Weir was pretty relaxed in the gym. He was quiet, got in, did his lifts and got out of there. Blake, on the other hand, was more intense and a bit louder (even though one girl joked with him and asked why he was being so quiet). The West Indies vs Bangladesh cricket game was on the TV and Blake pretty much always had an eye on it, clapping loudly when the West Indies scored did something that’s good in cricket. We had been warned about getting too close to Blake during his workout as he isn’t crazy about cameras, but he was in a really good mood today since the West Indies were winning and at one point he even joked around with one of the cameramen. After his workout, he stayed around to watch the test (that’s the name for a cricket game we believe) on the TV.

The Spartan Health Club is where a lot of the top Jamaican sprinters, not just Weir and Blake, go for their weights. Usain Bolt uses the same gym and we coincidentally saw 2008 Olympic 100m silver rmedalist Kerron Stewart doing her weight routine there as well.

Hanging With Warren Weir At The Car Wash

IMG_0856After the weight room we spent time with Warren Weir at one of his favorite local hangouts: the local car wash. We joked that maybe Weir was trying to turn the IAAF “day in the life” program into “day of helping me run my errands”, but it turned out that the car wash was pretty cool.

I’ve never been to a car wash in the US that could be considered a hangout spot, but this one definitely was. It wasn’t an automated wash like in the US as all the vehicles were washed by hand. This takes a while, but while you wait there is a restaurant and bar overlooking the washing area where you can chill. Weir said this car wash had always been a place where he’s hung out with friends and grabbed something to eat, but got some laughs from the media crew when he said it wasn’t until he won an Olympic medal that he actually had a car to wash.

Not my fav.

Not my fav.

We had lunch with Weir and got an interview with him (more on that in another article) while his car got washed. The restaurant was unusual as they didn’t have a formal menu and the waitress just listed the items you could order. This was a bit scary for me since I only understood half the things she was naming. I definitely heard her say chicken so I got that and then as a side I ordered what I thought were “banana dumplings”, but turned out to be banana and dumplings.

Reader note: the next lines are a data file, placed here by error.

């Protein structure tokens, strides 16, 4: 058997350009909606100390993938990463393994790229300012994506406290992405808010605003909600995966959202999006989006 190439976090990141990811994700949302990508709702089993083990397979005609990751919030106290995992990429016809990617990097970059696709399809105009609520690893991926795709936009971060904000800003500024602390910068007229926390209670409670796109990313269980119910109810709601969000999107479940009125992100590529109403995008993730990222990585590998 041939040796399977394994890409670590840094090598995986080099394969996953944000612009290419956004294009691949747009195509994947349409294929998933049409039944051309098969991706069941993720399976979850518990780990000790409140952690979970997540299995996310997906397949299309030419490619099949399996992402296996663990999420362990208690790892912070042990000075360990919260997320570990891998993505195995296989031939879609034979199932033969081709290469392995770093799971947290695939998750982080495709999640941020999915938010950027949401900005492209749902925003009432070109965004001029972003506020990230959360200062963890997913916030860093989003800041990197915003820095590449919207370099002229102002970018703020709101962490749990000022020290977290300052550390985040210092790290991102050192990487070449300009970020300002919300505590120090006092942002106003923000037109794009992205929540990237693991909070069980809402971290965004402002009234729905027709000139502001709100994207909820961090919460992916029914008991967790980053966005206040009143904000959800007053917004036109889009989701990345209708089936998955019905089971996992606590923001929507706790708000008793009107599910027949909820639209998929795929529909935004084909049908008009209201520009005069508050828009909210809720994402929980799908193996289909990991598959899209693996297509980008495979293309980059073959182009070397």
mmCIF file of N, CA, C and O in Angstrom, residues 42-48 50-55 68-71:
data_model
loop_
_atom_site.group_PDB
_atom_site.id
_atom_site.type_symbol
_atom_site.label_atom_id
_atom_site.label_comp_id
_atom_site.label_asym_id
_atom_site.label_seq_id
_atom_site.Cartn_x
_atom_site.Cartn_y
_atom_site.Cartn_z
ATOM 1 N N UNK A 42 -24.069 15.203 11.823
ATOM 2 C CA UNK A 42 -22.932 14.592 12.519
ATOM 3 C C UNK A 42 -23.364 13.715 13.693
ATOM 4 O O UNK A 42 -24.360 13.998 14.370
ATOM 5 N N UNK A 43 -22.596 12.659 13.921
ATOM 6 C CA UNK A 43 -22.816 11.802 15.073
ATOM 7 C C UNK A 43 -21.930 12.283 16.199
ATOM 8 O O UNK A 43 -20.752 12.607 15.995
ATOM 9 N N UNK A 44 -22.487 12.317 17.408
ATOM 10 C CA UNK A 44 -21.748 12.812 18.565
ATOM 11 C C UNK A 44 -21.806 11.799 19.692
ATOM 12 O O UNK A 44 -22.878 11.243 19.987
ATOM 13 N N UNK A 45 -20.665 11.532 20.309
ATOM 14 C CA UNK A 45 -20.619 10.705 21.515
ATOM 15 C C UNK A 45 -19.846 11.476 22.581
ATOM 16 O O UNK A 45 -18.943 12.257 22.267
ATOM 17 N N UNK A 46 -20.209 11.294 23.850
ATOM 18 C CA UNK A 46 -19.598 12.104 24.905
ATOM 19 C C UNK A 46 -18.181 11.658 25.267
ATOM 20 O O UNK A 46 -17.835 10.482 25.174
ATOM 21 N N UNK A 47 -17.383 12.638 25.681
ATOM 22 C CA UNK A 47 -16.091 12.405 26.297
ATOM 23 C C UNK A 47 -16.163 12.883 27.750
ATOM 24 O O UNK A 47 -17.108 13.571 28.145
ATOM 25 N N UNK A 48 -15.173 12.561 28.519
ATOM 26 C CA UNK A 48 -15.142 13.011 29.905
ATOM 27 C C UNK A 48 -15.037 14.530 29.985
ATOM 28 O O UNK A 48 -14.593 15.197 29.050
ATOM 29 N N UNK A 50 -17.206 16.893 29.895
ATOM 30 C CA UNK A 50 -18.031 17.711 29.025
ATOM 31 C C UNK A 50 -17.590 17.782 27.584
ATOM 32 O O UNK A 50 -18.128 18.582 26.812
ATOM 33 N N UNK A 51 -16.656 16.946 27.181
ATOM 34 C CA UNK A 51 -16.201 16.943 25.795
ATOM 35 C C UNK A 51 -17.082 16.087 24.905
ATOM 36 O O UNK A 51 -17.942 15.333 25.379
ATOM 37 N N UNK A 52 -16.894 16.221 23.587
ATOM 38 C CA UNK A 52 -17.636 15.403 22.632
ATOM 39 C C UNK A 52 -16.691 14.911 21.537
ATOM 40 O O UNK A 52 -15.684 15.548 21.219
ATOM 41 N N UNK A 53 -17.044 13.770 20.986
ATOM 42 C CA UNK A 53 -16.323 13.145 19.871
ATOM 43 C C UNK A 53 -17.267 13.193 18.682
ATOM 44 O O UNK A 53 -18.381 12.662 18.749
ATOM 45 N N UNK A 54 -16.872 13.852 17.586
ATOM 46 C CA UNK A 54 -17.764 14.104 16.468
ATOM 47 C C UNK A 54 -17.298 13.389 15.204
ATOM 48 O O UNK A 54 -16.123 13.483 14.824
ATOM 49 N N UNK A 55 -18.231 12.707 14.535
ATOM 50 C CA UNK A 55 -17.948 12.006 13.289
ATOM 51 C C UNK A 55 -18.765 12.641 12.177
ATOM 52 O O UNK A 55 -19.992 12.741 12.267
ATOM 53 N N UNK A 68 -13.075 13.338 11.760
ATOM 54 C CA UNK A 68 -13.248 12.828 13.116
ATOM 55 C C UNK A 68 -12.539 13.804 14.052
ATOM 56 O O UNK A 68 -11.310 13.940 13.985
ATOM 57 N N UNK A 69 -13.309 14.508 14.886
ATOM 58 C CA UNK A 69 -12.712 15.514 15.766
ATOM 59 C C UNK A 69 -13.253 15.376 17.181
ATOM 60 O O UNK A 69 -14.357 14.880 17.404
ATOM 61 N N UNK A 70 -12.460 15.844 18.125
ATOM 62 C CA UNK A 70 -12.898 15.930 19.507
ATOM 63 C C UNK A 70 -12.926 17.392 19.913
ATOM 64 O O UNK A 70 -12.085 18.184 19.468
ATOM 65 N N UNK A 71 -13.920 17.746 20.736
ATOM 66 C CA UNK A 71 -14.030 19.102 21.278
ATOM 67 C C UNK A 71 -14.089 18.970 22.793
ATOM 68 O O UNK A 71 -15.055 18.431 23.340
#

The chicken was good, but can’t say I was crazy about the rest of it (although I’m glad at least I tried some actual Jamaican food on this trip). The banana was the weirdest part. It was not sweet and fruity at all, but instead kind of had the same texture as the dumpling, but a taste that didn’t agree with me. Someone after said it might have been a plantain that was baked or something like that. Either way, I didn’t finish it or the pineapples (I think they were pineapples anyway) as they were the same.

 Calabar High School And The “Champs”

Calabar HS

(Credit: Jean-Pierre Durand – IAAF)

Post-lunch, we had a decent sized break back of around 5-hours before we were scheduled to go to Calabar High School at 7:30 pm to see Warren give a pump up speech to his alma mater for the Jamaican Boys And Girls National Championships (aka the “Champs”) as they prepare to go for an almost unheard of third straight title.

This was my chance to get my mileage in, try to bang out an article or to and maybe take a short nap. I went back to my room with the plan to do some work, get in at least 10-miles, and nap. However, after a lot of travel, a few long nights (not partying, at every event the LetsRun.com staff is literally almost always the last people to leave the media room, two nights in Sopot they had to kick us out) and only a few hours of sleep the night before, I was absolutely beat and 15-minutes into working on my Zharnel Hughes article, I was done. I had to nap. I set my alarm for 1.5 hours later and was asleep as soon as I closed my eyes.

The problem was the next time I opened my eyes it was 6:47PM. Yeah, in my extreme exhaustion I had turned off my alarms in my sleep and just kept sleeping for about 4-hours. I don’t even remember the alarms going off and I’m lucky I didn’t miss the 7:30 departure.  It was kind of hard to be too mad though as I felt well rested for the first time in days